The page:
Heart and Soul

PUBLISHED : Sunday, 12 July, 2009, 12:00am
UPDATED : Sunday, 12 July, 2009, 12:00am

Heart and Soul

by Maeve Binchy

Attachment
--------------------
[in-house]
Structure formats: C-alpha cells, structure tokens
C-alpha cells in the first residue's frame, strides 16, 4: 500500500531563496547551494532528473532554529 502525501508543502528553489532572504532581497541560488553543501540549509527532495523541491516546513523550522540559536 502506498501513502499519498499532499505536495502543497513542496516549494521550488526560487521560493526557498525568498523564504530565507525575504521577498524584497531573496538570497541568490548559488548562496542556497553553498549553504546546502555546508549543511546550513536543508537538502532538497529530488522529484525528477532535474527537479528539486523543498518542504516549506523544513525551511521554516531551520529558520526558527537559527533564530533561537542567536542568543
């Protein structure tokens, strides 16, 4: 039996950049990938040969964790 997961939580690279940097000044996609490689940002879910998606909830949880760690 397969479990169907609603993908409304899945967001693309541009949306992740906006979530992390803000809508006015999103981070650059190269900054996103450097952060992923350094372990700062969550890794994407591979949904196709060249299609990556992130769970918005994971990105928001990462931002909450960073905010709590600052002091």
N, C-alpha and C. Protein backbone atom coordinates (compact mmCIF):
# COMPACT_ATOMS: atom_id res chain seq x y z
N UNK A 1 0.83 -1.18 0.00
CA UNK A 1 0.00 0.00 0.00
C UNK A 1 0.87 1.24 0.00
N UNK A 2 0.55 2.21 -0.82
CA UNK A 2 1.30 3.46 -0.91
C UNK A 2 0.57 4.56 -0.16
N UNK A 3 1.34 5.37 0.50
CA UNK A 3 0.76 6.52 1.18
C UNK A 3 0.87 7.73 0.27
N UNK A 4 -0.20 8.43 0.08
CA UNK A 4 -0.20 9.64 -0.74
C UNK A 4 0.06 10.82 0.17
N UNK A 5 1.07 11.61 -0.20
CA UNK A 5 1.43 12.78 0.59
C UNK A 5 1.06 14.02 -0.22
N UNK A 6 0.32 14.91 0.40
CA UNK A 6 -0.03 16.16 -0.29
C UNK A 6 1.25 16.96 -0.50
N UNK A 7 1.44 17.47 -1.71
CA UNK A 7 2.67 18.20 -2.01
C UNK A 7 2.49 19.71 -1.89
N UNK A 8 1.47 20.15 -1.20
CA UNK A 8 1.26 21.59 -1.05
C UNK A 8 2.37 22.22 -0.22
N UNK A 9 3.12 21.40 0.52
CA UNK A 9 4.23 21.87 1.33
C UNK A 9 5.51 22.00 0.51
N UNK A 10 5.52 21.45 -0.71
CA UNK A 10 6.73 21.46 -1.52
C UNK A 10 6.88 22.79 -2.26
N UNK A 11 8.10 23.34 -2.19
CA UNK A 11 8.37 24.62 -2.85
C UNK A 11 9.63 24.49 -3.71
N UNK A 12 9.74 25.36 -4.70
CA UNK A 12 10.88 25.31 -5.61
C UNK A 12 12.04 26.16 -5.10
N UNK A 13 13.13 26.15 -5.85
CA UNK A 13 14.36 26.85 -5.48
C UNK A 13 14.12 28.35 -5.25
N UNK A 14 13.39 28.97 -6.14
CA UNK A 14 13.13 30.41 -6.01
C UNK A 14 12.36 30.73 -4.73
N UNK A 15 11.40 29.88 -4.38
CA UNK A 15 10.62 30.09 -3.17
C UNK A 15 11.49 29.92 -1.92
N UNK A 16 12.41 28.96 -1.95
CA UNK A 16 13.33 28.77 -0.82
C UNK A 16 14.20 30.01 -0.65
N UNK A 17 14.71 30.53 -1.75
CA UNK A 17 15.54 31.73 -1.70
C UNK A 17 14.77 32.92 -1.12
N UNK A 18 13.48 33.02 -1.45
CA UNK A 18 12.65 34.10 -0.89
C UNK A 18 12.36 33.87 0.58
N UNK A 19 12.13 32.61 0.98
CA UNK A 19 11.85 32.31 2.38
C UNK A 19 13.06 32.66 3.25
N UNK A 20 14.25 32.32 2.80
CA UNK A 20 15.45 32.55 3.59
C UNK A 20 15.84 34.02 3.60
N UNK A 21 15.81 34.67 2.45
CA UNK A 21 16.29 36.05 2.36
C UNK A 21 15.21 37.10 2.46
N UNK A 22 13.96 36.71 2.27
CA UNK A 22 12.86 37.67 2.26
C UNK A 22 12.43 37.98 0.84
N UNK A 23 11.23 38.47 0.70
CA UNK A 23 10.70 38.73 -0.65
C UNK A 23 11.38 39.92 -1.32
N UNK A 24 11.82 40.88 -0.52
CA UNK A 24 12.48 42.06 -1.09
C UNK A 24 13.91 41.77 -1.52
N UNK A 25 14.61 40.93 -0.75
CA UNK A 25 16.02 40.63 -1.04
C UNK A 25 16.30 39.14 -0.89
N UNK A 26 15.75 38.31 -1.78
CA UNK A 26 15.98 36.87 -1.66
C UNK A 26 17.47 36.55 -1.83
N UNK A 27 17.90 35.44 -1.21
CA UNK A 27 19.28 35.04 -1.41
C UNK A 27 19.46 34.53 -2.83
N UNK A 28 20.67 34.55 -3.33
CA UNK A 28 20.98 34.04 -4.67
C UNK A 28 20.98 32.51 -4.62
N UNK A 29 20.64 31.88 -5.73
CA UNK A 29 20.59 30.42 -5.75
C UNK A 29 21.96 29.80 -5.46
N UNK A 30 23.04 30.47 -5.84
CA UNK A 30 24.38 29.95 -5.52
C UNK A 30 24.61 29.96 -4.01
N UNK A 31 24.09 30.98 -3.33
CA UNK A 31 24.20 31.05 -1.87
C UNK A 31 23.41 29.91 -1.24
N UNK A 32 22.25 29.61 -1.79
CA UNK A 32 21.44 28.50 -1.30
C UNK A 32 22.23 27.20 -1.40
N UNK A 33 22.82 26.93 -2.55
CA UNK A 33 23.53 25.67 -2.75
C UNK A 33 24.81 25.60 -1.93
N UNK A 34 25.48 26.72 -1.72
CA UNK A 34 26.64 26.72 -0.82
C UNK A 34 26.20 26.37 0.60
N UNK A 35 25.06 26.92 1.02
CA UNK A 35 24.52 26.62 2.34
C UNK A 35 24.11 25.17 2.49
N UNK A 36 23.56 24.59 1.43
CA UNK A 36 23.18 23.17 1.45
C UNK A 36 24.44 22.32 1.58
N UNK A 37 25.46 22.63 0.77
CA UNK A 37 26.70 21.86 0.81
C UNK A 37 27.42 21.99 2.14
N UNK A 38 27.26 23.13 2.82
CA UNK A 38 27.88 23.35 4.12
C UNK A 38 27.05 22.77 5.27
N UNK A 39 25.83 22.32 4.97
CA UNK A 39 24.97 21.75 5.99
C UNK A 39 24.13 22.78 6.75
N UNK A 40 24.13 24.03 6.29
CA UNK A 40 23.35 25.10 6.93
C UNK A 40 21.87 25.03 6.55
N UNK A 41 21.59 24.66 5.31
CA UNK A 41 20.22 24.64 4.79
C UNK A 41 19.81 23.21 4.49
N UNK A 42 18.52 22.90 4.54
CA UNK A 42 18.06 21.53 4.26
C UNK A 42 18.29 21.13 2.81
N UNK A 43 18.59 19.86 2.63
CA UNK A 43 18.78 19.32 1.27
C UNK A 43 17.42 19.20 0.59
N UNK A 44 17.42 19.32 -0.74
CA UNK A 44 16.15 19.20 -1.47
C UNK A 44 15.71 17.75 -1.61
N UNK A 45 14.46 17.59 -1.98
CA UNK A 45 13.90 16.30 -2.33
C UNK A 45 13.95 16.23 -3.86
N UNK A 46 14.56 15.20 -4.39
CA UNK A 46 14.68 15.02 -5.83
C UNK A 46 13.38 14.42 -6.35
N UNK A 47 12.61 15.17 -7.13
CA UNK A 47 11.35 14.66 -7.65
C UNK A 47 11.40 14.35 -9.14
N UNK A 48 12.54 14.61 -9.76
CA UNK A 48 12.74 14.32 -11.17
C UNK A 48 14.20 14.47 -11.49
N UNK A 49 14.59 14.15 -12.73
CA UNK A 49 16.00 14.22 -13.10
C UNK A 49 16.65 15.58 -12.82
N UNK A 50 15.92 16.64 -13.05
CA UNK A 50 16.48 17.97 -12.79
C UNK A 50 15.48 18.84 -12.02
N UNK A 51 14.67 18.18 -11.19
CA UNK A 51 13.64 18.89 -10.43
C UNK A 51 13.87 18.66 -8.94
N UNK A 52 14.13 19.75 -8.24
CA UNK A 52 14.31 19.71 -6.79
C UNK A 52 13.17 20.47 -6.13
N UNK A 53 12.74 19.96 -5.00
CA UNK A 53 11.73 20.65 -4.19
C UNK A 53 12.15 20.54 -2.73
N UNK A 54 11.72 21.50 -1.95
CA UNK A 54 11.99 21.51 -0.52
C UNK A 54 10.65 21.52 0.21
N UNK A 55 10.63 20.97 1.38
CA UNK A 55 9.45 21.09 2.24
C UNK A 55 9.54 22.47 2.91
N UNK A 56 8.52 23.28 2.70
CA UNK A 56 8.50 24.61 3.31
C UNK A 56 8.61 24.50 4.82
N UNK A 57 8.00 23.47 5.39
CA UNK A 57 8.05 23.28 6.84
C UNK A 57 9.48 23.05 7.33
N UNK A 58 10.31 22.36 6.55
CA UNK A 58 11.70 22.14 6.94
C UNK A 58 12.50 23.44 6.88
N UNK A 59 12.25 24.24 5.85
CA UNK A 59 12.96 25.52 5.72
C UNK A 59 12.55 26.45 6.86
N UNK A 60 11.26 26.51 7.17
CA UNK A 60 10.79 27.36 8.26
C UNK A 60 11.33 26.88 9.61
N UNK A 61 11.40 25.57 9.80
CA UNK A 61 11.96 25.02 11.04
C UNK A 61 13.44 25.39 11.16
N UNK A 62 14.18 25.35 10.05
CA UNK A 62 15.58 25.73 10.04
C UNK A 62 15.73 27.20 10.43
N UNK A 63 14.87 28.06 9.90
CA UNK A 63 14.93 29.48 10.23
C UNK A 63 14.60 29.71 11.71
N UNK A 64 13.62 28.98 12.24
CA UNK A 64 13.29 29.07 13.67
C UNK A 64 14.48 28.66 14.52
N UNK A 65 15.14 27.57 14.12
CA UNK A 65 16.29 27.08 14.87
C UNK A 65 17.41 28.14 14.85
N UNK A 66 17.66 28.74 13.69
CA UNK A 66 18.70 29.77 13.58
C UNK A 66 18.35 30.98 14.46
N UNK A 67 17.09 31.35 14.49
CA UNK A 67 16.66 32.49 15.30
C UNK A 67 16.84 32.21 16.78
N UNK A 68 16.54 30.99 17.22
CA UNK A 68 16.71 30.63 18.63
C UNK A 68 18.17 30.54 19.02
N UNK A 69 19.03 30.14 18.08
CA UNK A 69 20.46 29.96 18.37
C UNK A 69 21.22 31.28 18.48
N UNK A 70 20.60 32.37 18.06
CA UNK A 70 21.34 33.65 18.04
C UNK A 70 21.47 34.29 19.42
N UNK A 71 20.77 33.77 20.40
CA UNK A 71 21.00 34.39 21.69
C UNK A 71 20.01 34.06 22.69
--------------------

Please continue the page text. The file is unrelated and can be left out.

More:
The world has finally caught up with Maeve Binchy. The Irish novelist's brand of meaty, optimistic and unabashedly enjoyable writing is the biggest news since Jodi Picoult and Anita Shreve upgraded her template for the 21st century. In Heart and Soul, Binchy checks into that staple of romance writers: the medical drama. But this story of love in a sterilised elevator comes with brains and brawn. True, it has at its heart a mismatched couple worthy of a classic screwball. Frank Ennis is a financial wizard and sexist pig who is trying to get St Brigid's Hospital on its feet again. When a nun suggests a woman saviour might be just the ticket, he sighs. 'God - I'd forgotten the women.' It almost goes without saying then that a woman is exactly what is needed - and, in the shapely 40-something form of Clara Casey, a sharp, independent woman at that. As the pair joust through the next 500-plus pages, all sorts of sub-plots watch from the grandstand: Clara's daughters falling in and out of trouble; her ex-husband raising his ugly head; and Ania, a Polish immigrant, trying to forget the boy she left behind. Summer is here and the time is right for Binchy on the beach.